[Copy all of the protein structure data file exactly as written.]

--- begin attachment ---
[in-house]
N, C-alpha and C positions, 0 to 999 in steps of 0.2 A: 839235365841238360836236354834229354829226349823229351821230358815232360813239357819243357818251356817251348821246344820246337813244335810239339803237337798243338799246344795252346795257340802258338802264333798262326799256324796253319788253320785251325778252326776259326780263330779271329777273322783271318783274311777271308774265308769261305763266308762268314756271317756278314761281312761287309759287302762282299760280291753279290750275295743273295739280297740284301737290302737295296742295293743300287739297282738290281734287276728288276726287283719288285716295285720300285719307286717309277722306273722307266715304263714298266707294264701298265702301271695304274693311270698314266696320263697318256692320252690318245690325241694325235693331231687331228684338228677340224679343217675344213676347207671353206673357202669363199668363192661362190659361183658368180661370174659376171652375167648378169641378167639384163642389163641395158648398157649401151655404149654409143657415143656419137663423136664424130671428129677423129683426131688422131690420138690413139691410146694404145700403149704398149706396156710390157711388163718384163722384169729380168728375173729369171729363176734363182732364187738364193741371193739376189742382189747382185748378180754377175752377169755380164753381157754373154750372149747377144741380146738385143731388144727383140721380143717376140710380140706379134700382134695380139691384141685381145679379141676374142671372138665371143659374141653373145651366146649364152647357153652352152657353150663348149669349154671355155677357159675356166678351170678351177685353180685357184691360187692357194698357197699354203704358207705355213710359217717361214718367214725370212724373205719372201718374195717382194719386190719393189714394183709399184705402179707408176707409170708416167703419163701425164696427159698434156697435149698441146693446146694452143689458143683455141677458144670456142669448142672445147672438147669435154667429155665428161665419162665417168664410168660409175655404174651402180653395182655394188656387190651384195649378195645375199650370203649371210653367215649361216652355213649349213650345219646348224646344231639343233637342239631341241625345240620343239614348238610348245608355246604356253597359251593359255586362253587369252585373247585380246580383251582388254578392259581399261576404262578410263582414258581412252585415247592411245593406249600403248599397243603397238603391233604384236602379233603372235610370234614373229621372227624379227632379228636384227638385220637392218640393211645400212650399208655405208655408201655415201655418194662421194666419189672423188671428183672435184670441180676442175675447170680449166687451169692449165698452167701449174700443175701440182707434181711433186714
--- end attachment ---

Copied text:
[in-house]
N, C-alpha and C positions, 0 to 999 in steps of 0.2 A: 839235365841238360836236354834229354829226349823229351821230358815232360813239357819243357818251356817251348821246344820246337813244335810239339803237337798243338799246344795252346795257340802258338802264333798262326799256324796253319788253320785251325778252326776259326780263330779271329777273322783271318783274311777271308774265308769261305763266308762268314756271317756278314761281312761287309759287302762282299760280291753279290750275295743273295739280297740284301737290302737295296742295293743300287739297282738290281734287276728288276726287283719288285716295285720300285719307286717309277722306273722307266715304263714298266707294264701298265702301271695304274693311270698314266696320263697318256692320252690318245690325241694325235693331231687331228684338228677340224679343217675344213676347207671353206673357202669363199668363192661362190659361183658368180661370174659376171652375167648378169641378167639384163642389163641395158648398157649401151655404149654409143657415143656419137663423136664424130671428129677423129683426131688422131690420138690413139691410146694404145700403149704398149706396156710390157711388163718384163722384169729380168728375173729369171729363176734363182732364187738364193741371193739376189742382189747382185748378180754377175752377169755380164753381157754373154750372149747377144741380146738385143731388144727383140721380143717376140710380140706379134700382134695380139691384141685381145679379141676374142671372138665371143659374141653373145651366146649364152647357153652352152657353150663348149669349154671355155677357159675356166678351170678351177685353180685357184691360187692357194698357197699354203704358207705355213710359217717361214718367214725370212724373205719372201718374195717382194719386190719393189714394183709399184705402179707408176707409170708416167703419163701425164696427159698434156697435149698441146693446146694452143689458143683455141677458144670456142669448142672445147672438147669435154667429155665428161665419162665417168664410168660409175655404174651402180653395182655394188656387190651384195649378195645375199650370203649371210653367215649361216652355213649349213650345219646348224646344231639343233637342239631341241625345240620343239614348238610348245608355246604356253597359251593359255586362253587369252585373247585380246580383251582388254578392259581399261576404262578410263582414258581412252585415247592411245593406249600403248599397243603397238603391233604384236602379233603372235610370234614373229621372227624379227632379228636384227638385220637392218640393211645400212650399208655405208655408201655415201655418194662421194666419189672423188671428183672435184670441180676442175675447170680449166687451169692449165698452167701449174700443175701440182707434181711433186714